Fitness is not as complicated as the industry makes it out to be.  It is, basically, a combination of movement and nutrition that can be inserted into most individuals’ day-to-day lives. Fitness is accessible to many people, from small arm movements to deadlifting weights at the gym, and these companies know that. They also know that people fear becoming an “unattractive” version of themselves, hence the marketing campaigns around the “no excuses” mindset.

Advertisement by fitness streaming service Beachbody

Classic ‘90s Body-Shaming Headlines

Body types, before the age of fitness marketing, were not generally defined en masse as on or off-trend. For a long time, especially since the 1990s, “thinner than thin” has been with us as an advertising concept. Many companies utilize fear, guilt, and intimidation-based marketing on customers to spend the money to fit in and be “on trend” with their bodies.

Pop star-fused magazine headlines like “Get abs like Britney in 2 weeks,” to “Selena looking heavier on a beach vacation” reinforce this. Even in the 1940s, marketing in newspapers discussed how wives should look for their husbands. Before this age of marketing going back to ancient times, though, you’ll see sculptures, paintings, and photographs of people partaking in day-to-day activities from reading to swimming with all different body types. 

One of the first recognized pieces of artwork is an ancient sculpture of a larger feminine figure. In stark contrast, today’s media is seemingly solely focused on body types which represent a VERY narrow slice of demographics.

Collage of Magazine Covers by Danielle Martin

The National Eating Disorders Association (NEDA)  notes on its website that there have been numerous studies on the relationship between media and eating disorders.  A study was conducted with another group of undergraduate students by Kristen Harrison and Joanne Cantor about how young people are impacted by the ongoing media and marketing centered around body dissatisfaction and fitness together.  They found that the relationship between the media and young people’s disordered eating and drive for thinness is significant.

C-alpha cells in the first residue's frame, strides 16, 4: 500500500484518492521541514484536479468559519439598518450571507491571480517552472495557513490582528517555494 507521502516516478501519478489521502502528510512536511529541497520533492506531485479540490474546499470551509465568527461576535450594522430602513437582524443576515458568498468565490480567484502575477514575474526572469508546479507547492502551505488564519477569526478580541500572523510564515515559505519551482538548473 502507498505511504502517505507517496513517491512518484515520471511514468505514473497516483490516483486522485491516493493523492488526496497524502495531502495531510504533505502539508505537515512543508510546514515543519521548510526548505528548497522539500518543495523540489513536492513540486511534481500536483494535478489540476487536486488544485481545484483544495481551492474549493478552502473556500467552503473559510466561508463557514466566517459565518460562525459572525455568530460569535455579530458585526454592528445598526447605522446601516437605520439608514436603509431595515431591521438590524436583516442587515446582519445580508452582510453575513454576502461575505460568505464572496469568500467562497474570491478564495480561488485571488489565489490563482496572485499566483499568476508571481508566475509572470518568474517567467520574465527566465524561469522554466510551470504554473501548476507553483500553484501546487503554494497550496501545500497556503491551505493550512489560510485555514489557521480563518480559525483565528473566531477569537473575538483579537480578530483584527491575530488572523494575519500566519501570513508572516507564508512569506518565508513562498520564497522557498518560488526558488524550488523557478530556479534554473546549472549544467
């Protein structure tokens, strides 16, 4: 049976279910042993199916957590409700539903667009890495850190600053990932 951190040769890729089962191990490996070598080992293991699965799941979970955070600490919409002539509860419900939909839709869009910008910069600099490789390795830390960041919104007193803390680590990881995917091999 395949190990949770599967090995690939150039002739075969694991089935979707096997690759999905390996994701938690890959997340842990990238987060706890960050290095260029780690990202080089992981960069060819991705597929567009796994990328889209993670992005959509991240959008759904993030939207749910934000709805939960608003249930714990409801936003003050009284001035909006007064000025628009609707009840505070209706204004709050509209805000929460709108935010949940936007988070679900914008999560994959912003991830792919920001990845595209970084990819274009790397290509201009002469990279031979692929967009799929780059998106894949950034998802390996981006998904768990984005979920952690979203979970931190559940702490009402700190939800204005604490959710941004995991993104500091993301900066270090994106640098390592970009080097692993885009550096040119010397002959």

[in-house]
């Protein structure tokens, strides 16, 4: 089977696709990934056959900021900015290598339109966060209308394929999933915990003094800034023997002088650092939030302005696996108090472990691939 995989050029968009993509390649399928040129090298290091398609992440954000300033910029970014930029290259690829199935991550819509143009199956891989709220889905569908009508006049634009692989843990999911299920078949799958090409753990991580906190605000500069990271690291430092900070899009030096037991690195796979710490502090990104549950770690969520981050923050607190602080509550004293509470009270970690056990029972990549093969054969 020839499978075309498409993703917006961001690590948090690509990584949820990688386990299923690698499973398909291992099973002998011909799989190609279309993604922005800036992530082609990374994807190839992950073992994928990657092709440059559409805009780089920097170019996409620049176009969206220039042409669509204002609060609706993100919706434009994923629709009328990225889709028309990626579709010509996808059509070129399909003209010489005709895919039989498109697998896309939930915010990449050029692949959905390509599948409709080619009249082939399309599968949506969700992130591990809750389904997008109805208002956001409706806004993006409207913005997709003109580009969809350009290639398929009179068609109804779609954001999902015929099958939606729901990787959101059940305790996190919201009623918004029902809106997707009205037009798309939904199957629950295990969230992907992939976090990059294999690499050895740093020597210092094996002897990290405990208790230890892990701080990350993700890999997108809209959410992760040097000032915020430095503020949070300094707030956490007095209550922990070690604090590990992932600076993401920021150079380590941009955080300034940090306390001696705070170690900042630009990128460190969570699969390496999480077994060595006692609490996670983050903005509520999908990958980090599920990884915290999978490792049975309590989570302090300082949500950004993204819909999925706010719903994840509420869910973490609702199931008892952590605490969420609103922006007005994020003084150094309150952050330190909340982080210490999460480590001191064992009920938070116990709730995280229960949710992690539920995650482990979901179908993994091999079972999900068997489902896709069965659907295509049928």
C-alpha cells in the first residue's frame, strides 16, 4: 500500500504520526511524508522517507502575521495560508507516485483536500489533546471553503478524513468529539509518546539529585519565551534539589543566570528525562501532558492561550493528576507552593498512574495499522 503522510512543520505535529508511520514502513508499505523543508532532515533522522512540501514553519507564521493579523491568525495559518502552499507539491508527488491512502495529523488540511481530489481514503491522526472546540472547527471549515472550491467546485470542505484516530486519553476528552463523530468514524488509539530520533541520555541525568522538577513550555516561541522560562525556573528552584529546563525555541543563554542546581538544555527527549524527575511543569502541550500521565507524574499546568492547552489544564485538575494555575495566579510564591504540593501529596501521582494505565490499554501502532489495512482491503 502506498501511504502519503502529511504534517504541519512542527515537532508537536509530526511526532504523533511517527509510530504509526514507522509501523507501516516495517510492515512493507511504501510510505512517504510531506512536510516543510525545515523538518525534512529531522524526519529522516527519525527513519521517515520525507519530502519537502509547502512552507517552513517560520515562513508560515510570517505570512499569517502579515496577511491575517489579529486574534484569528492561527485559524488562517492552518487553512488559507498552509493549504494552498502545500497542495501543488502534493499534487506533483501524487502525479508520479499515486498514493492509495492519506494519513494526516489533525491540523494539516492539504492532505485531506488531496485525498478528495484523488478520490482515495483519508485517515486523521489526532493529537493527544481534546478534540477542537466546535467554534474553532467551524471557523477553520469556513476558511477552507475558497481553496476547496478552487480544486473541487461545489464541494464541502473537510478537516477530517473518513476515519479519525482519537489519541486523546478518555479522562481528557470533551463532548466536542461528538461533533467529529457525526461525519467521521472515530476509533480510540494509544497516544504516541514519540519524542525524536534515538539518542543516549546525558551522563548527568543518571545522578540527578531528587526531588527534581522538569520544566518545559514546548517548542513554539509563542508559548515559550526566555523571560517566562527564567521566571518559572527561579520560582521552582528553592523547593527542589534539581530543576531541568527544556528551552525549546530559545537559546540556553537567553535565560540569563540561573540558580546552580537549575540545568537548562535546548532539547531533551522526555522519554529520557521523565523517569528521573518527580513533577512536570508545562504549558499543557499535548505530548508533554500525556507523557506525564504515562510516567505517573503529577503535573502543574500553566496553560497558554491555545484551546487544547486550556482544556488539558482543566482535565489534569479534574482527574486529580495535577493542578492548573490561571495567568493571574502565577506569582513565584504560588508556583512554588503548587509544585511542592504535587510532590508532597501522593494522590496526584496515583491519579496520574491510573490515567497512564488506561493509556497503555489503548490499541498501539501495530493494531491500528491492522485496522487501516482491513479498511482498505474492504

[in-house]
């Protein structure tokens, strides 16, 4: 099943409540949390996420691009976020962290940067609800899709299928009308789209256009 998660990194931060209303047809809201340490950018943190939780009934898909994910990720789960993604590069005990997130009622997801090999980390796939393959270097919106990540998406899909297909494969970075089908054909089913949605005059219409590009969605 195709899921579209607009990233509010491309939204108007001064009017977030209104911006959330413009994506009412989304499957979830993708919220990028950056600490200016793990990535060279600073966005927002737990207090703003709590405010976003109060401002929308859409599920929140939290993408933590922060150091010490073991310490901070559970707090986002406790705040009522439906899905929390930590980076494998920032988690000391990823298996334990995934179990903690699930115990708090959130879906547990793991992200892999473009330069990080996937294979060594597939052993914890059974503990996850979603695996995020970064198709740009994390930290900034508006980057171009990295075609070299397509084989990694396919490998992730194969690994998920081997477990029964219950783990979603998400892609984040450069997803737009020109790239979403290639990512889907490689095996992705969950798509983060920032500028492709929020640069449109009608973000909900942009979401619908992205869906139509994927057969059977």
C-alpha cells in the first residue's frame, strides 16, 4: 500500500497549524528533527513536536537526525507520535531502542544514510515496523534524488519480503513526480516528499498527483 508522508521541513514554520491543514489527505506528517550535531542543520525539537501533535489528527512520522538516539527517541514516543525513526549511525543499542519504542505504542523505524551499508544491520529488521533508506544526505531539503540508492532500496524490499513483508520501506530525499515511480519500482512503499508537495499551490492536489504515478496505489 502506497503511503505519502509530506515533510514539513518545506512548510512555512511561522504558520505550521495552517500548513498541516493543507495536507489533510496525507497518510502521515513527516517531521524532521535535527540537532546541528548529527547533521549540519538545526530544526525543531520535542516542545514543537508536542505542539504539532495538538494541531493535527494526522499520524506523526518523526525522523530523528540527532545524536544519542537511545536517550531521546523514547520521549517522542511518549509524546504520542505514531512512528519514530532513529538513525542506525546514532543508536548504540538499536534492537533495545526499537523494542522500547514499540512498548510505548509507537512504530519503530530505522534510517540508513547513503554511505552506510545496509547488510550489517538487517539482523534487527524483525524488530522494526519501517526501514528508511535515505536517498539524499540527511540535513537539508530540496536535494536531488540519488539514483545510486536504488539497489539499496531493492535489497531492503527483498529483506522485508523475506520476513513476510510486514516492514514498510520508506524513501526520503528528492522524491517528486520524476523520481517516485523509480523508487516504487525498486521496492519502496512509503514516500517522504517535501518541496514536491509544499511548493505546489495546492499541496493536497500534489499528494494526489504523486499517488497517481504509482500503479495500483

The NEDA states that research around this relationship is “increasingly clear” and continues to show that “media does indeed contribute and that exposure to and pressure exerted by media increase body dissatisfaction and disordered eating” (National Eating Disorders Association).

Positive Trends in Fitness

Vlogs and Digital Fitness Classes stole the show in 2020, and they keep growing. They were on the up and up pre-COVID with sponsors towards influencers to persuade people to buy into products, regimens, and memberships. Now, they have become part of the norm.

Once the pandemic hit and everyone started getting restless, so many people invested in home workout equipment, from yoga mats to Peloton bikes. Workouts started getting even more accessible as more and more people started to request easier access to them.

Most Impactful Fitness Trend: Online Classes 

About half of the people I have spoken with over the past month have said that they prefer viewing media content from online content creators like fitness instructors or vloggers. One user said they prefer viewing it these ways because they can “get a more detailed version of the person’s workout” and why they are working out.